direct-to-consumer brands

Monos Tries On Out-Of-Home

Monos, the boot-strapped D2C luggage brand, wants new ways to stand out from the roller-bag crowd. The Vancouver-based company, with a reported $100 million in annual sales, is winning share from such competitors as Away, July and Beis. As the company looks to break into non-digital marketing, out-of-home plays is a key role, running in airports and upscale areas in New York and Los Angeles. Stephanie Pereira, director of integrated marketing, tells Marketing Daily more about the strategy.

Note: Interview has been edited for space and clarity.

Marketing Daily: Who are Monos’ primary targets?

Stephanie Pereira: We have a core customer in the 25- to 34-year-old range. But we think more about the qualities that connect them, their values and beliefs about life, travel and the brands they associate themselves with. We’re a brand for people who invest in tastefully designed products that make travel easier and more beautiful. They are people who value high-quality, aesthetic simplicity. We skew slightly more female. We set ourselves apart with quality, not just in our products but also in our photography and visual identity.



Marketing Daily: What kind of travelers are they?

Pereira: We’re for all types of travelers, but most people will typically purchase a carry-on as their first product, along with one of the Metro bags that fits on top. Our Metro bags are designed for everyday use as well. They all have functionality built inside to make travel more seamless [with] the way they fit together and into overhead compartments.

Marketing Daily: That’s good. I am coming to detest the fight for overhead compartment space on every flight.

Pereira: Part of that is we’re seeing more travel post-COVID, and as there have been more stories about lost luggage, people don’t want to check bags.

Marketing Daily: Who do you consider your main competitors? There are companies like Rimowa, all the way down to Amazon Basics.

Pereira: Away and Beis are the most direct in terms of offering a design-forward suitcase at accessible prices. Tumi and Rimowa are in the upper price ranges. We also compete with brands like Samsonite. We think we stand out because of our quality.

Marketing Daily: Quality is difficult to assess, though. You only know you don’t have a quality bag when the handle breaks or the wheels jam when racing across LaGuardia Airport.

Pereira: Our company started in 2018 because the founders felt they could make a better version of the rolling bag. We prioritized designing the parts and pieces that are most important, especially the wheels and the handlebar.

You won't see a lot of bells and whistles. Everything has been designed to be purposeful, making travel much easier, like the placement of pockets and interior design. But to your point, people need to experience the product before they can believe in that quality. We use photography to create that emotional connection and sense of quality. But the product experience is important.

Marketing Daily: What’s the innovation that people don’t realize changed their lives? I couldn’t believe it the first time I felt the miracle of a bag swiveling in all directions.

Pereira: Our handlebar is quite special. It’s at a slightly different angle, which makes it sturdier. Our wheels are designed from scratch, whereas our competitors use off-the-shelf pieces.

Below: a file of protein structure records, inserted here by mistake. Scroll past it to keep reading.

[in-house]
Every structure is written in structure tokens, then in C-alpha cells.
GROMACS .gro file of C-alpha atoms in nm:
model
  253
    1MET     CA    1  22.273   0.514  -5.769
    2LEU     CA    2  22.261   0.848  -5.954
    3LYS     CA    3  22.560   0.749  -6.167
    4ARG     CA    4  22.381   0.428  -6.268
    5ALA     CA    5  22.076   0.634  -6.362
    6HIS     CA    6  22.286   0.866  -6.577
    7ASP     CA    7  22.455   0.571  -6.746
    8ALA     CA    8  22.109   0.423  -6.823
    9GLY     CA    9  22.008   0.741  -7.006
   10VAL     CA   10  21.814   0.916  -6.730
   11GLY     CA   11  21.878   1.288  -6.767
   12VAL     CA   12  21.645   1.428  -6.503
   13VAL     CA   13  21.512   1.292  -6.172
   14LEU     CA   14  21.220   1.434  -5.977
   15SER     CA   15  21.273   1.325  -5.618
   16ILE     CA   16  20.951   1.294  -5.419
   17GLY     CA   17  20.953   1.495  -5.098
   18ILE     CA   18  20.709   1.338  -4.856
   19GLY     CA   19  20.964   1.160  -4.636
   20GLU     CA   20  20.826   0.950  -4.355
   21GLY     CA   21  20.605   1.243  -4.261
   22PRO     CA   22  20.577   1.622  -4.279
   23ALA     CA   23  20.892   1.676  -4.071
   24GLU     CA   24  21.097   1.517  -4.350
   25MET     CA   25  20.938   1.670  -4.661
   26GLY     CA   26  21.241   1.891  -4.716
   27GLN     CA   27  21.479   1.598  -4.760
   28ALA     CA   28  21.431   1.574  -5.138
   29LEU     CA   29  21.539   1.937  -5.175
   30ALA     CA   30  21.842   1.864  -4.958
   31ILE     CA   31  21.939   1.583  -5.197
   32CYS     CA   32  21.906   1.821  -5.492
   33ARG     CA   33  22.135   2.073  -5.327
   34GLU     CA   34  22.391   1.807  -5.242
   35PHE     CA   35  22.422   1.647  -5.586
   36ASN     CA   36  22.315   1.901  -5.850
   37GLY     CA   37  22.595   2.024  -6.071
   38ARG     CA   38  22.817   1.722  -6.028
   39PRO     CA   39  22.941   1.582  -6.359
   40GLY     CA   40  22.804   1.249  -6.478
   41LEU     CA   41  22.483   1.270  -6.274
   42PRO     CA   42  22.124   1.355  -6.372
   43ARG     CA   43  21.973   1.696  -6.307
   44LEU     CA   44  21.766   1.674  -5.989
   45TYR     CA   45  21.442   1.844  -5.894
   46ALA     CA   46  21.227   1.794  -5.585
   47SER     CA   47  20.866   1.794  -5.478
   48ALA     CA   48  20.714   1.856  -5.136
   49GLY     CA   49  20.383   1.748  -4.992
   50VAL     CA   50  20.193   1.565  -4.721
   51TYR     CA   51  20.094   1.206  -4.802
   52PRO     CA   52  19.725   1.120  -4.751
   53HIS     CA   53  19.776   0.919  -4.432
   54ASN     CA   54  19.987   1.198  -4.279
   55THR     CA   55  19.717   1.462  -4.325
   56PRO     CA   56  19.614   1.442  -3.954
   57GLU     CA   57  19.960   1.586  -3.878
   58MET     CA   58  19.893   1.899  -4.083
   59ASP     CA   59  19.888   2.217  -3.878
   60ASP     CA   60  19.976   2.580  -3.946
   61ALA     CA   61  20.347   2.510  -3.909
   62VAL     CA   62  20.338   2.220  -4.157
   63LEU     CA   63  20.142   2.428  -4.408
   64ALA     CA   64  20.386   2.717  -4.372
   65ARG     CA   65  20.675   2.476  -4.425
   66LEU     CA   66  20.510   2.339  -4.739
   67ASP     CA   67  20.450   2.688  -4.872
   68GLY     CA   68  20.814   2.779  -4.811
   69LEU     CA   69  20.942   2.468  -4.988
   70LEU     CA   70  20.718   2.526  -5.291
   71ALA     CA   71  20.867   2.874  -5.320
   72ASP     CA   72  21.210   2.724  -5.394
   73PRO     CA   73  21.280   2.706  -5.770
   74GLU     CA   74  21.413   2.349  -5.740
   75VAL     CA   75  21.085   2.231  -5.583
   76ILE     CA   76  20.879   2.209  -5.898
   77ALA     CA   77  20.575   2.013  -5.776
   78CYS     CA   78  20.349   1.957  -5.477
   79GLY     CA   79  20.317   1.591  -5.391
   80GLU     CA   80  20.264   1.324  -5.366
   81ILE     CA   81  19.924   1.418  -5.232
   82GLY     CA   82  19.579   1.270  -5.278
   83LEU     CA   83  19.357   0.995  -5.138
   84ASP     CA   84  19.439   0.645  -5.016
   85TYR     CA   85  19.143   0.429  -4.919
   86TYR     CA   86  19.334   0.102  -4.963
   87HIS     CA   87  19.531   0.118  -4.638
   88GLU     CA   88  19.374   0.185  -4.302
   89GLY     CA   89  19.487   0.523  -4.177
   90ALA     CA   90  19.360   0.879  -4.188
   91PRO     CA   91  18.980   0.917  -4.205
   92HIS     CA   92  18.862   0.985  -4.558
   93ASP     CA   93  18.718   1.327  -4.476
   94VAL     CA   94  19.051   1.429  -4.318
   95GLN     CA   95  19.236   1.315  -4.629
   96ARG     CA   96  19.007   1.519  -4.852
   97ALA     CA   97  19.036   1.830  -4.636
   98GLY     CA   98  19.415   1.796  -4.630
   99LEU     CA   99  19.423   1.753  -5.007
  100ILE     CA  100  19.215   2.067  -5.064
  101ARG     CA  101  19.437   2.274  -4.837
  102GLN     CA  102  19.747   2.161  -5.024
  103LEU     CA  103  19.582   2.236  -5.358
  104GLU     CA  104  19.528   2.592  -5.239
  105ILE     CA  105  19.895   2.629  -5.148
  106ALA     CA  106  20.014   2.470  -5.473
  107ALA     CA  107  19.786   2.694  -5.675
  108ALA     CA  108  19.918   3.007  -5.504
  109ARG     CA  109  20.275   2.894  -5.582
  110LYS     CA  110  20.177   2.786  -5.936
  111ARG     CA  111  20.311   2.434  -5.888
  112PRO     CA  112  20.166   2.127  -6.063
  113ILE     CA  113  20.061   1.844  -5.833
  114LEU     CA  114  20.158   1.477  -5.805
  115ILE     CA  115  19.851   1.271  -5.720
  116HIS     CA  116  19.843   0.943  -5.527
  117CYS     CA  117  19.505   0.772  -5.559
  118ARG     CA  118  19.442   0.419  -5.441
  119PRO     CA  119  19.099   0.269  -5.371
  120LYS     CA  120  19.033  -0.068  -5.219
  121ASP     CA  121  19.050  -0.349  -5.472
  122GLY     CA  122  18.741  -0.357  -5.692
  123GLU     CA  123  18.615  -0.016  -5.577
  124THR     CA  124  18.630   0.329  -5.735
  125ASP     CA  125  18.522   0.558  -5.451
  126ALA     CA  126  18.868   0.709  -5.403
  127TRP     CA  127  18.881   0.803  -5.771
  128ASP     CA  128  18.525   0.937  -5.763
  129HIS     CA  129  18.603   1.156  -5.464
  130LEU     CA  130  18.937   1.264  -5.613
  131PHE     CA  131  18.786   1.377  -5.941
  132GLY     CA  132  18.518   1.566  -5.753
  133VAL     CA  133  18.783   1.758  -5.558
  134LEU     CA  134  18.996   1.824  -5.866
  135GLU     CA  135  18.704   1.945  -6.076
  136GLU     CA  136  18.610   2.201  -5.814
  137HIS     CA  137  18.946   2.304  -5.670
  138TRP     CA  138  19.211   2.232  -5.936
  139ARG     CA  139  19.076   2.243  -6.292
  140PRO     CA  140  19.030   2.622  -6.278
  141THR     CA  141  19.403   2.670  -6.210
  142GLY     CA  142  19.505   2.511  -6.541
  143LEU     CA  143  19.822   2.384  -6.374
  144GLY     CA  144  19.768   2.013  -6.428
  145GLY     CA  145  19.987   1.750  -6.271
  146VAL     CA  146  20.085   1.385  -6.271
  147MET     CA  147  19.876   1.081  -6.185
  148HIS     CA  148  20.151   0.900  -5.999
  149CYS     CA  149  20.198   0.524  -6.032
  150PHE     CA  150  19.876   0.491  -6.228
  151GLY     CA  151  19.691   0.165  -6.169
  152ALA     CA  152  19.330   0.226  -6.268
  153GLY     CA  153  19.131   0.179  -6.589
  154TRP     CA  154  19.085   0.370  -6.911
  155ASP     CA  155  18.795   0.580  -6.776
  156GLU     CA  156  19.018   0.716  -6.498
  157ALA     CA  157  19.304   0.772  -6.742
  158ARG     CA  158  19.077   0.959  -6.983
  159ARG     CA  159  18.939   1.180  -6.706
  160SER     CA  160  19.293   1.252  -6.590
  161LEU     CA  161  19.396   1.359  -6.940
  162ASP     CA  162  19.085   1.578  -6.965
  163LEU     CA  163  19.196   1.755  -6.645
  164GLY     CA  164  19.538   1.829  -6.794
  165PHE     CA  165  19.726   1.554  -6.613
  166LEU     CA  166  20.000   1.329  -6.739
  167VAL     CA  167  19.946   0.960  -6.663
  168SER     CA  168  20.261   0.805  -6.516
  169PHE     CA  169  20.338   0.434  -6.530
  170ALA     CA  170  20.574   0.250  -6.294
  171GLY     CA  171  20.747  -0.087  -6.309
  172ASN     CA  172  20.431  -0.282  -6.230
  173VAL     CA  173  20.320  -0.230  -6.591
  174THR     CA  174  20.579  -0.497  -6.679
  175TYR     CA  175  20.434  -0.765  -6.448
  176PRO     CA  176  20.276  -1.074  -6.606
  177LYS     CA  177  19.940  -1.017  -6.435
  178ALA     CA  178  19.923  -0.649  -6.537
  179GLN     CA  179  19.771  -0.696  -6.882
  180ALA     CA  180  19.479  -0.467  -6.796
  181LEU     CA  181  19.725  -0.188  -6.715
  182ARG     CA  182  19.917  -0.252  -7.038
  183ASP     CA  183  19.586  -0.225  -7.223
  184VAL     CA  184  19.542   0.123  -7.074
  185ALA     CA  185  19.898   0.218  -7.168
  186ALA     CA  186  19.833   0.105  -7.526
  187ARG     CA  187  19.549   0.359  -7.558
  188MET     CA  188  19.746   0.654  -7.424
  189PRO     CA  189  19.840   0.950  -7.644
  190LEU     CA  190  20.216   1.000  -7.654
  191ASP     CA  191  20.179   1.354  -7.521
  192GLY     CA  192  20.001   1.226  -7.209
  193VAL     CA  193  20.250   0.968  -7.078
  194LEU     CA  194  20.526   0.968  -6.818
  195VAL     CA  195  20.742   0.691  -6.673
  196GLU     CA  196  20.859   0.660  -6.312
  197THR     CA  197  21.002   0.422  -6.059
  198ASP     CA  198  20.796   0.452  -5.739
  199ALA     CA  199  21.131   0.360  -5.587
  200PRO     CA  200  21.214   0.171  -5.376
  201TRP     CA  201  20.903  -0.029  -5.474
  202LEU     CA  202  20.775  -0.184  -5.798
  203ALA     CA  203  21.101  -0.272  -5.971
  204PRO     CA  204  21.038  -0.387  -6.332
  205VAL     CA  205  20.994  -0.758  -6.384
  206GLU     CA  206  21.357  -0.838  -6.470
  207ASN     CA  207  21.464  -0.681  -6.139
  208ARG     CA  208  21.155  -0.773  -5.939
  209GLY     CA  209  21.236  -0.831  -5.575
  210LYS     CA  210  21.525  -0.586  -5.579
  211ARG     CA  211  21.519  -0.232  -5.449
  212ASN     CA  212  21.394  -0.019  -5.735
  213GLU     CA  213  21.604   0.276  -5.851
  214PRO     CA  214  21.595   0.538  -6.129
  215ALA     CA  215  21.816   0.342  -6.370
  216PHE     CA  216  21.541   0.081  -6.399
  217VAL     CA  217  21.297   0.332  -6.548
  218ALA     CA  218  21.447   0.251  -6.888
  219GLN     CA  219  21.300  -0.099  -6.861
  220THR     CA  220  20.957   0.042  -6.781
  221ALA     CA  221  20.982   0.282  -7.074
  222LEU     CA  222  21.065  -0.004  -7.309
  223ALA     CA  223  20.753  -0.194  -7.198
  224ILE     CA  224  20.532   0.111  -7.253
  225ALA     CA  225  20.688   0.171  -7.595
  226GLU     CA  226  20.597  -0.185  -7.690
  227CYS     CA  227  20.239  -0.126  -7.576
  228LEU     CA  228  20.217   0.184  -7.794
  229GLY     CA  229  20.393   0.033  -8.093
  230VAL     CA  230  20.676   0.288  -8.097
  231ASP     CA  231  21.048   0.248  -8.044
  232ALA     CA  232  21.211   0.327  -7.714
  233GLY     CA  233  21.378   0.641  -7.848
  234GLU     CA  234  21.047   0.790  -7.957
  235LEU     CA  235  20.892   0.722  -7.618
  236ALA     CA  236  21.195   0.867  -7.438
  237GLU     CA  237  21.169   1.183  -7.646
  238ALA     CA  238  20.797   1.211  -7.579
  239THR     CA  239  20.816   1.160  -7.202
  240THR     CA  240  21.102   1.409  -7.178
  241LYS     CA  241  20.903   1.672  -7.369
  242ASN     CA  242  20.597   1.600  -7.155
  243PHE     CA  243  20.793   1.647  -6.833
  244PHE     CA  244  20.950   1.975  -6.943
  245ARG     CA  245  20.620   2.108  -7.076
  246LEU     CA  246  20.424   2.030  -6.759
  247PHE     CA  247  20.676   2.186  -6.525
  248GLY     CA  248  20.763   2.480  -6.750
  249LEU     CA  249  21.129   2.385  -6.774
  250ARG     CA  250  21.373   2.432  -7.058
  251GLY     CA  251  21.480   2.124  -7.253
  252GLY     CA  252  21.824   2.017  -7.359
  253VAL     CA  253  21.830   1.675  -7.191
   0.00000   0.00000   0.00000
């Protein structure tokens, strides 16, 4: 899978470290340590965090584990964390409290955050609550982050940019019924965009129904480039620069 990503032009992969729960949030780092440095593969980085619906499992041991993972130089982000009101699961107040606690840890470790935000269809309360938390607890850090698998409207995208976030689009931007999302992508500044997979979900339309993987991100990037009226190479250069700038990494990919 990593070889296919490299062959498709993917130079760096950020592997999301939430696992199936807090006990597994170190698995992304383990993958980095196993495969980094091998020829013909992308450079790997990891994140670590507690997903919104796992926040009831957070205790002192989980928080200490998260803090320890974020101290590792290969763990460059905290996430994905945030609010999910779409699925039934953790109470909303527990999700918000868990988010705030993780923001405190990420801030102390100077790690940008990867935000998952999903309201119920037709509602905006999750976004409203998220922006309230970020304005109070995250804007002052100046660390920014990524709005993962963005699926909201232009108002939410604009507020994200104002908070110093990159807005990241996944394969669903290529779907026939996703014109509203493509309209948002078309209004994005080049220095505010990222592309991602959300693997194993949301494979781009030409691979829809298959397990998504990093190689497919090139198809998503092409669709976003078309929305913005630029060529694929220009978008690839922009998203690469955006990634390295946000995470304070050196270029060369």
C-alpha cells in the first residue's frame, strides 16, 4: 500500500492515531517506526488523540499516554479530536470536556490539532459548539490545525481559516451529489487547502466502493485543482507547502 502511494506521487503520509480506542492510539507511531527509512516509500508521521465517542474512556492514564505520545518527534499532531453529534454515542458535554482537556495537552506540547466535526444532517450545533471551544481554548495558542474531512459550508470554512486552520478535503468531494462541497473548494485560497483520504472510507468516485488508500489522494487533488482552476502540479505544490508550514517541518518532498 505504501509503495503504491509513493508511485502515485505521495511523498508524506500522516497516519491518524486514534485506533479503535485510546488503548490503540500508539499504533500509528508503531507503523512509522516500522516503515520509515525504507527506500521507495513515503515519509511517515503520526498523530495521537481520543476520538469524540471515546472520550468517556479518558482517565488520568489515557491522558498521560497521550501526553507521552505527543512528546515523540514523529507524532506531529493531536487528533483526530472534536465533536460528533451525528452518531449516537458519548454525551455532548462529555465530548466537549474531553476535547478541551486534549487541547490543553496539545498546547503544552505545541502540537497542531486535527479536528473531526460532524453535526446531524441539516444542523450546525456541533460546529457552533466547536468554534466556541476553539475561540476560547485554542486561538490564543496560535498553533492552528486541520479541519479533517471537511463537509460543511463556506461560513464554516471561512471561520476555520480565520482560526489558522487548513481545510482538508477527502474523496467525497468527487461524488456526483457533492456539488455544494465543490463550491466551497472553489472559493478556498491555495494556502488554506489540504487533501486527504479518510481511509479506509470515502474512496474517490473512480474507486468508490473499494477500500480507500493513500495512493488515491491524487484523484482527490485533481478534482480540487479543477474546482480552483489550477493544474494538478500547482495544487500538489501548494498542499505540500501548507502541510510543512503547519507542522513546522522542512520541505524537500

Marketing Daily: And where do most people get to experience your brand?

Pereira: We're primarily direct-to-consumer through our website. We have one retail location in Vancouver, and we will be opening another store in Toronto in a few weeks, then New York and several other stores in the U.S. next year. We also have a small wholesale business with Nordstrom in the U.S. 

Marketing Daily: No stores planned for airports?

Pereira: We have had some conversations about pop-ups. Our stores are quite beautiful. The design of the stores is something we're investing a lot of time and effort into, focusing on larger spaces that might be more impactful in cities.

Marketing Daily: Why use out-of-home advertising?

Pereira: To date, we’ve been focused on acquisition channels and reaching people purely through paid social search and influencer marketing. But that is shifting. We have started to look at high-priority moments that go beyond digital. Out-of-home is really our first foray into offline marketing, allowing people to see us as a brand outside of digital.

We are building on that approach in the upcoming months, with more out-of-home, and looking at partnerships, events, community building, and our retail expansion plans. And out-of-home makes sense for us. We can be hyper-local and target areas around the store. And it is a nice opportunity to showcase our beautiful photography in a large format, in a way that’s bigger than people’s phones.

We've also done quite a few campaigns in airports, focusing on peak travel periods in spaces that have higher dwell times, like baggage areas and cafes. Given that we're a relatively new brand, we want to give people an opportunity to take in our visuals.

Marketing Daily: How big a push is this?

Pereira: It’s a very small percentage of overall marketing spend. We're very much in a test-and-learn phase. It is still too early to tell if this channel in isolation will move the needle in any significant way. However, as we look to spend more on brand building offline, we are currently looking for the best ways to measure the impact on brand awareness and brand health. We are starting to look at TV, and did a very small buy last year.

Next story loading loading..